I have noted an important point about supplements in at least one previous post:
In any case, most of these near future products would have to be injected to have the desired effect. The human digestive system is very good at breaking down complex compounds - especially those relating to human biochemistry - before they get anywhere near the bloodstream.
This was posted as part of a commentary on resveratrol, a calorie restriction mimetic compound that has been generating some excitement in the old school portions of the healthy life extension community. I talked a little about resveratrol in a recent Longevity Meme Newsletter:
Resveratrol has been in the news recently. It is a supplement found in red wine that triggers some of the same beneficial effects on health and longevity as calorie restriction in animal studies:
Does this mean that you should run out and start ordering resveratrol? No, not unless you can afford to throw away that money. Taking resveratrol supplements now is a bet - you are betting that this substance, quick to decay and difficult to keep potent even in laboratories, will still be useful and viable in pill form. The history of the supplement industry shows this to be a bad bet; you are almost certainly going to lose. Many substances backed by wonderful scientific studies have turned out to have little or no effect - for one reason or another - when taken as supplements.
I agree that resveratrol is a step forward for the world of supplements - the discovery certainly demonstrates the power and utility of modern bioinformatics. I plan to take it myself, but only after a vendor steps forward to demonstrate that their resveratrol pills are as effective in studies as laboratory preparations.
Here is a comment from an Immortality Institute thread on resveratrol:
Sinclair and his team at Harvard tested the biological activity of many conventional resveratrol supplements available on the market before the thought of "Longevinex" was ever conceived of. It was in response to Sinclair's findings that existing resveratrol supplements showed no biological activity due to oxidation that health journalist Bill Sardi contacted chemists in the industry to develop a resveratrol supplement which is protected from oxidation. Sinclair has claimed that he has received no compensation from the Longevinex company, and announced on a mailing list that he planned to pursue legal action against Longevinex for using his name to promote their product without his consent. Other than perhaps initially testing(?) the compound for Sardi, Sinclair made it sound as if he had no financial connection with them.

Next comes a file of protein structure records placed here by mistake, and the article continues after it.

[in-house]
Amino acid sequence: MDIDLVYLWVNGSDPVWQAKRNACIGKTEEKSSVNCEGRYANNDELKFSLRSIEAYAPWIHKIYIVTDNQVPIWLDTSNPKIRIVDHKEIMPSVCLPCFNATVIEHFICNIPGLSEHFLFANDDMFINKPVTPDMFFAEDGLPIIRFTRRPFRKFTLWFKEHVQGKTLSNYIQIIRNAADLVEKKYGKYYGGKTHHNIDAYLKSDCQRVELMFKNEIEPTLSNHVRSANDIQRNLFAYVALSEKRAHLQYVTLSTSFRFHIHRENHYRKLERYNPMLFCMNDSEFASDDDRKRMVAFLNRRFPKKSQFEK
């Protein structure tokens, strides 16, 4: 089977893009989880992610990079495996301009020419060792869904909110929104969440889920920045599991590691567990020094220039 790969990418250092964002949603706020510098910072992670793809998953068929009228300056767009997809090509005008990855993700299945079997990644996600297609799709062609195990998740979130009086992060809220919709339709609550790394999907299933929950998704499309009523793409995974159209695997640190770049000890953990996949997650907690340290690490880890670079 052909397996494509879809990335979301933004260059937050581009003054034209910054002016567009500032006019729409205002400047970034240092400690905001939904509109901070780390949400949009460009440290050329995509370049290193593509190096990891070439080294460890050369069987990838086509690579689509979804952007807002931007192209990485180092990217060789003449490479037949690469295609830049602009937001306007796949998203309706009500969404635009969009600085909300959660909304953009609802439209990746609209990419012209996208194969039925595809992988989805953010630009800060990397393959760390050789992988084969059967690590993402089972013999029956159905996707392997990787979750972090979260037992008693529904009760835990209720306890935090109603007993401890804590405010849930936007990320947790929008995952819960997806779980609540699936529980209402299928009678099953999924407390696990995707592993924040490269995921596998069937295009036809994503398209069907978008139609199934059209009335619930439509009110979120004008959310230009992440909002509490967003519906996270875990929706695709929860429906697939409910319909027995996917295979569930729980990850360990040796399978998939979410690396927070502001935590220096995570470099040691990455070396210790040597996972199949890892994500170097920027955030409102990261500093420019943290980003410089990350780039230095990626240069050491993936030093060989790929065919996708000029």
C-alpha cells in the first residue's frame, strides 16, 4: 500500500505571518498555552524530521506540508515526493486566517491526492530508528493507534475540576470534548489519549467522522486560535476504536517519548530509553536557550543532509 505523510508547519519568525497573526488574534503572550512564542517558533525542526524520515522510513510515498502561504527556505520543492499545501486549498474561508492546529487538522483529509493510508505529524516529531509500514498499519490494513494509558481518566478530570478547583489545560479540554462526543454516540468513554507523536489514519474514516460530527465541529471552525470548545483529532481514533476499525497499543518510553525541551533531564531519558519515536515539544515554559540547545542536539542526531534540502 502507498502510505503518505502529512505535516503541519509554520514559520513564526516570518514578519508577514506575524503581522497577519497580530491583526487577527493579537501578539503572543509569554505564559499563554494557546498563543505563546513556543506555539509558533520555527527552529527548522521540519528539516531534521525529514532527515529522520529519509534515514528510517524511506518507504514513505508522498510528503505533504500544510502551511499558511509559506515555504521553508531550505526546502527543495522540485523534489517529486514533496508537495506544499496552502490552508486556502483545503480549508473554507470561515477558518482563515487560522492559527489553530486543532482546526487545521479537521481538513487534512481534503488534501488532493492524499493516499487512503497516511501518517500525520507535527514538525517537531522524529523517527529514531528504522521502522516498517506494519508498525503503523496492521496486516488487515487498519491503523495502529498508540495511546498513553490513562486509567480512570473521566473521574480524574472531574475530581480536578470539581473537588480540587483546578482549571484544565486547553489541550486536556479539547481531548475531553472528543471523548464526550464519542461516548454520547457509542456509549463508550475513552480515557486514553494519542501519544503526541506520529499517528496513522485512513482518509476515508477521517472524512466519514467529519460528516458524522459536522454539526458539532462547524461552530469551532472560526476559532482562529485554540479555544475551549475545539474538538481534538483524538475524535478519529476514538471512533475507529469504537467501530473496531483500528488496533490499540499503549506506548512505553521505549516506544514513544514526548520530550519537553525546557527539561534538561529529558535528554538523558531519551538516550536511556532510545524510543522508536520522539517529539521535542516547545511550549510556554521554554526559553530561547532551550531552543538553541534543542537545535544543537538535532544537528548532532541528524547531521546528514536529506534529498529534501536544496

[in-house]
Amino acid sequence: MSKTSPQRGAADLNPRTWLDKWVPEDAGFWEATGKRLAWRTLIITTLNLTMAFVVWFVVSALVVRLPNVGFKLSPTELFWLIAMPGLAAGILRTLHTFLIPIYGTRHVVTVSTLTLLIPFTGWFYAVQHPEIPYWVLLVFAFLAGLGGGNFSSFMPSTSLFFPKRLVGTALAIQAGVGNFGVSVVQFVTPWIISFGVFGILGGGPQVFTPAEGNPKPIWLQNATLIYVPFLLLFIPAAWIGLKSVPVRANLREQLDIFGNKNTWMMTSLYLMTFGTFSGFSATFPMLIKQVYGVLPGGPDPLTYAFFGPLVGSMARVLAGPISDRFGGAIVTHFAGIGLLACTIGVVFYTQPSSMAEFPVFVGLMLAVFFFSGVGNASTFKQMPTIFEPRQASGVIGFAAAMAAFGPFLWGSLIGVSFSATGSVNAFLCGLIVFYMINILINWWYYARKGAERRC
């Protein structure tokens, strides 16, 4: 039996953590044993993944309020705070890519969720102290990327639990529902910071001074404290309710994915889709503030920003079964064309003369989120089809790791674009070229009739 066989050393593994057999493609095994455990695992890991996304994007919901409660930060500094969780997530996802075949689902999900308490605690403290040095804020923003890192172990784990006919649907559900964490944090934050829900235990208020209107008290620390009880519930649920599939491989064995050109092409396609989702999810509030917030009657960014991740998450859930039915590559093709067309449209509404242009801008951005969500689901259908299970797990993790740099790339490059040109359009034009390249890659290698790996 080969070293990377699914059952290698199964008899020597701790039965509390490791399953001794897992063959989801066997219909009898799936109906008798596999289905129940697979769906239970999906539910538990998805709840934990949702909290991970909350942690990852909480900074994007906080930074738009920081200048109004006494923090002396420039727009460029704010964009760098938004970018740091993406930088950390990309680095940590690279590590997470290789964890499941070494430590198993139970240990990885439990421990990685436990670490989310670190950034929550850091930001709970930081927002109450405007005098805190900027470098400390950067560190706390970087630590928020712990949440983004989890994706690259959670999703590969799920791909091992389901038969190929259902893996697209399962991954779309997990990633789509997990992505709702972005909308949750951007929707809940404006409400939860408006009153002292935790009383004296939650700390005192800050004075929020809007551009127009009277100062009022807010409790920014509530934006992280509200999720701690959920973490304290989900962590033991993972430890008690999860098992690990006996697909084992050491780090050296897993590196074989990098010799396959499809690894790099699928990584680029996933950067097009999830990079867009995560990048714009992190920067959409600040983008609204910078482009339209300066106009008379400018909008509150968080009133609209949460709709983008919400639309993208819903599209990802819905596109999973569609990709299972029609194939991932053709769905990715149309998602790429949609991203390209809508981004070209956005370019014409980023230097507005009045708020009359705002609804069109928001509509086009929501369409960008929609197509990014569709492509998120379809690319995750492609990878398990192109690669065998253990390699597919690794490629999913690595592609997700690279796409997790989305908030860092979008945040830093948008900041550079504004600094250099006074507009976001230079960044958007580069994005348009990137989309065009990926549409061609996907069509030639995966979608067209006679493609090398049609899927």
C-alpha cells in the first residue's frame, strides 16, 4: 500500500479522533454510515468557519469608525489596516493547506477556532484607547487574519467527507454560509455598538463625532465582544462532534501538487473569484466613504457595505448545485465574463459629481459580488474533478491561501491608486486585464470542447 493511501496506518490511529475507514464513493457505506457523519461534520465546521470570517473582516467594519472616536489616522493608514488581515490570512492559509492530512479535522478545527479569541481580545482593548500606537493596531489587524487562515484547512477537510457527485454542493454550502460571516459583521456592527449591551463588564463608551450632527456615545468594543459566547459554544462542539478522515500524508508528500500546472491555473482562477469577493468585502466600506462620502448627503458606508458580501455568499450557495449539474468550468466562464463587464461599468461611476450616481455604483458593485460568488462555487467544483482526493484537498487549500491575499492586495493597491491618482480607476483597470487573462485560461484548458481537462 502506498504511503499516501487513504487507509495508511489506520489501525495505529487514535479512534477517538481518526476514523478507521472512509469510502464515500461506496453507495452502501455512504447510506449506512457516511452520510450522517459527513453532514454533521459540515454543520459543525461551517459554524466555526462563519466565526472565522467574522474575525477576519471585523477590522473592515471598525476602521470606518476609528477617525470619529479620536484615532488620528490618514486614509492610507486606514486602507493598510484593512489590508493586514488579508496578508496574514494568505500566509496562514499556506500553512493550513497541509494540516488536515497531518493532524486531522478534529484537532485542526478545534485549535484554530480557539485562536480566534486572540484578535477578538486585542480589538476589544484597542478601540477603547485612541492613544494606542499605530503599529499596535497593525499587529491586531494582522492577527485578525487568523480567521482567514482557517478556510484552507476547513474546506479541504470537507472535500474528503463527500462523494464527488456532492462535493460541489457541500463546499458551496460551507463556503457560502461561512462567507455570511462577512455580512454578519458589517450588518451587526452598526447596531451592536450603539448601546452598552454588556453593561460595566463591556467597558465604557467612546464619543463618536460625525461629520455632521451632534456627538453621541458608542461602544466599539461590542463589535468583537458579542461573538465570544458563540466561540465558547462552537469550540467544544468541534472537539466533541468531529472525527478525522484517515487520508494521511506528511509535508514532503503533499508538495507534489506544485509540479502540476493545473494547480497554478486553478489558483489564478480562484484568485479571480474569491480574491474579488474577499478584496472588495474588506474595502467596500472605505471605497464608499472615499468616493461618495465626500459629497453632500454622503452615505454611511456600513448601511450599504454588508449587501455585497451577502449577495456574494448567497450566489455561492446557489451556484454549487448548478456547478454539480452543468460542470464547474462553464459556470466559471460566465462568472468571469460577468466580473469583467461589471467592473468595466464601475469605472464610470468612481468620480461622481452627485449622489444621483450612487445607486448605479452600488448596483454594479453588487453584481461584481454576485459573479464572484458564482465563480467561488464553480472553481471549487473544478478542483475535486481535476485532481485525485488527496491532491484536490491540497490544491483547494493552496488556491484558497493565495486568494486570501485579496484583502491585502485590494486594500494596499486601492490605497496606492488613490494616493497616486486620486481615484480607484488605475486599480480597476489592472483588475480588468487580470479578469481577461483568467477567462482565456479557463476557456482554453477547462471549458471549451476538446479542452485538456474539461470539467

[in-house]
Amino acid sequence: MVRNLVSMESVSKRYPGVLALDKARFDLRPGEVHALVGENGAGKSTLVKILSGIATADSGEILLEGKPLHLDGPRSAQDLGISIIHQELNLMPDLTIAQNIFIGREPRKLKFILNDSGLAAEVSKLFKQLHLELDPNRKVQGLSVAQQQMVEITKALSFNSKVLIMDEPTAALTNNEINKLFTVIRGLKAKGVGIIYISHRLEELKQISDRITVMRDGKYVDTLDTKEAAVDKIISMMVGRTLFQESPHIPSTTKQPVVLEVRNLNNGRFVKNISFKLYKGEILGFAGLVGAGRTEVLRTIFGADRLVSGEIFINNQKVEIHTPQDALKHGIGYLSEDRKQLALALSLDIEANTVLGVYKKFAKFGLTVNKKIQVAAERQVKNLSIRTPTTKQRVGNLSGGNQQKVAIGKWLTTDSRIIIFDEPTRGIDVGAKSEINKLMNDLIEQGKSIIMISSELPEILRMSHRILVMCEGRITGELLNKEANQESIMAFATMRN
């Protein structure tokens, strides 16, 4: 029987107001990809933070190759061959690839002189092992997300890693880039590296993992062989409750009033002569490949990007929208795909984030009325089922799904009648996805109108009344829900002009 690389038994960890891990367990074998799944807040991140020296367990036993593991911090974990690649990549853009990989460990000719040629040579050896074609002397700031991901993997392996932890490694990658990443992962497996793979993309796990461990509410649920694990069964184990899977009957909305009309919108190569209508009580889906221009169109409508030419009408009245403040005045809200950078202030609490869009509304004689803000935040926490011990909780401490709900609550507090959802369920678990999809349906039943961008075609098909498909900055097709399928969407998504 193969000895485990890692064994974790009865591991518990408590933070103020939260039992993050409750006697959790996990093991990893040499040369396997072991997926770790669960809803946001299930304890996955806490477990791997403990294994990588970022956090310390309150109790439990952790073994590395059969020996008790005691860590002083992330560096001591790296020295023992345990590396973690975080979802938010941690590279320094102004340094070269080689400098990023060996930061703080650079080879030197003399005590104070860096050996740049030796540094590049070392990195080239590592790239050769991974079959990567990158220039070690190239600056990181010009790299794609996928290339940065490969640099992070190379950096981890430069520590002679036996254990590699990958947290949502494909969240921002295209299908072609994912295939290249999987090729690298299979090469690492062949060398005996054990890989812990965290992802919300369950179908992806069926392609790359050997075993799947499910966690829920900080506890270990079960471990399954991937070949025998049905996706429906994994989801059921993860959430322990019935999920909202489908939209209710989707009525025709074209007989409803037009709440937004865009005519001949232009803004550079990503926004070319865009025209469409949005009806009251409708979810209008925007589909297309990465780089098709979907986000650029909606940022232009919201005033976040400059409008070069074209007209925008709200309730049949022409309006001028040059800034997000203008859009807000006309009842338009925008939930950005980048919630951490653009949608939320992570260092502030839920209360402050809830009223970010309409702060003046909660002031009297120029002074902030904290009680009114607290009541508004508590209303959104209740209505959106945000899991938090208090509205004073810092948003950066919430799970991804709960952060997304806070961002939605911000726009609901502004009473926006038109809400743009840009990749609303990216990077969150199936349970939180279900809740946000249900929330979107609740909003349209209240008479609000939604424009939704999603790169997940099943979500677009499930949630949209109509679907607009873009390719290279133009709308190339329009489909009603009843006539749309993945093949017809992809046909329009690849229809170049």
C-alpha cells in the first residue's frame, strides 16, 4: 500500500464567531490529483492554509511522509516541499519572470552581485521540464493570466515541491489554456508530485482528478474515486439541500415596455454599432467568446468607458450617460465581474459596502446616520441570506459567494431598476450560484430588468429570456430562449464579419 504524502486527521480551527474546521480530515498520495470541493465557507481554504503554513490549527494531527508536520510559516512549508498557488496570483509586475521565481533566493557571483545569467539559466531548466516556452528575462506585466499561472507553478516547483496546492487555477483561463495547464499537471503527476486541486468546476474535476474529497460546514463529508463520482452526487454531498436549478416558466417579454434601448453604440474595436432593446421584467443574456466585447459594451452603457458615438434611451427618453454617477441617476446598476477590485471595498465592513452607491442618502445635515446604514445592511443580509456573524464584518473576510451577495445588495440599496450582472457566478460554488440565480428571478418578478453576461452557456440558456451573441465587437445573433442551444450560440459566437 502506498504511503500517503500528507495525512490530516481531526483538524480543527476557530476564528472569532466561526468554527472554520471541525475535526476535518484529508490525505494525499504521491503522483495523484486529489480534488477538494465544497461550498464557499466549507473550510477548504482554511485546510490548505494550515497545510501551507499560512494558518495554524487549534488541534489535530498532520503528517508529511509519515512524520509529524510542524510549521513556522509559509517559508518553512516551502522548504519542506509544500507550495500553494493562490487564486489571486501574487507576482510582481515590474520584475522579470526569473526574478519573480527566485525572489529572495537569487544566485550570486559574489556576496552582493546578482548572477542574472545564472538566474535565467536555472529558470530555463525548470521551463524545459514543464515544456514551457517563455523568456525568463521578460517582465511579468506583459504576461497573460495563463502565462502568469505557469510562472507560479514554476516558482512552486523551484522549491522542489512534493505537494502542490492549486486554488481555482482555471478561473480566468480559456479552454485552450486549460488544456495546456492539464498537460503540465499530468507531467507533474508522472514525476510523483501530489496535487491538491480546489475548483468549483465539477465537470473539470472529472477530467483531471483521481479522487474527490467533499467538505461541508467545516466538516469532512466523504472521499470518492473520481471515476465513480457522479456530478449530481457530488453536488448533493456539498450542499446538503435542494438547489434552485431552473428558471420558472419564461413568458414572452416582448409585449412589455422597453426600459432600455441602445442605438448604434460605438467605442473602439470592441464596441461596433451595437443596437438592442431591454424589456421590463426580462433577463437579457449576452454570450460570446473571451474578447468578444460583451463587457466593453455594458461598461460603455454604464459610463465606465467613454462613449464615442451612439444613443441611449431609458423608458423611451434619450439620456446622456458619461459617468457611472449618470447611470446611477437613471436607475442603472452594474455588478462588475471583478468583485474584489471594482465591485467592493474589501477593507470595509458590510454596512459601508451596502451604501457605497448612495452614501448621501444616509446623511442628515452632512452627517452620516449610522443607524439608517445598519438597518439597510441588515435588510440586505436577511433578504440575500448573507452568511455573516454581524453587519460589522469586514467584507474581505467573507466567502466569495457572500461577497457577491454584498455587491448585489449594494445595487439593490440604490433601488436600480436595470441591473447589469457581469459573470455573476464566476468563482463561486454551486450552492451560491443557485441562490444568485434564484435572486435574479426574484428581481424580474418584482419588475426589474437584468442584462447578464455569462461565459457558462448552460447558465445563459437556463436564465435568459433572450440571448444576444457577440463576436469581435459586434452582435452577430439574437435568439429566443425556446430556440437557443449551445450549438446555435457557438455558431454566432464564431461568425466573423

Sinclair found that only research-grade resveratrol produced under hypoxic conditions and sealed under nitrogen during storage were found to have significant biological activity. The compound simply oxidizes rapidly... think of a sliced apple which turns brown after a short time. Longevinex is the first supplement to be produced under a nitrogen environment, and sealed in an air-tight capsule with a nitrogen bubble inside to protect from oxidation. For the same reason, the resveratrol in red wine is quickly oxidized in less than a day after the bottle is opened. Since wine can be purchased in the plastic collapsable bags, some have chosen to supplement with resveratrol in this fashion. However, one would have to drink over 10 glasses of typical red wine per day to get the same amount of resveratrol, if my memory serves; although some red wines contain more resveratrol than others.
Another problem with resveratrol is that it rapidly forms conjugates both in the digestive tract and during the initial pass through the liver. Quercetin can saturate and bind to the same compounds which conjugate with resveratrol, so Longevinex also includes quercetin in the pill. However, it is a small amount, and my guess is that all of the quercetin, plus all of the resveratrol in the pill will become conjugated. A possible solution to this is to take extra quercetin (say 500mg) shortly before taking Longevinex. Two published studies now have found that resveratrol rapidly forms conjugates and is likely not bioavailable. Quercetin is believed to inhibit this conjugation, and quercetin also helps to activate the same gene that resveratrol does, albeit less potently.
Some things to ask yourself about any new supplement backed up by good laboratory work:
- Do the pills deliver the same potency and compound used in the laboratory?
- Will your body break it down before it does anything?
- Has the pill form been demonstrated to have the same (or any) beneficial effects in scientific studies?
- Is spending time, effort and money on this as effective for your future healthy and longevity as putting the same resources towards serious anti-aging research?
In all fairness, that last question is a tough one - but it is something you should think about. I think that we would all benefit from less time spent on pills and more time spent on advanced medicine: telomeres, stem cells, cancer therapies, mitochondria and real anti-aging medicine.
UPDATE 11/25/2006: For more thoughts in the same vein, in the wake of more recent resveratrol science and publicity, you should read one of the more recent posts on the subject.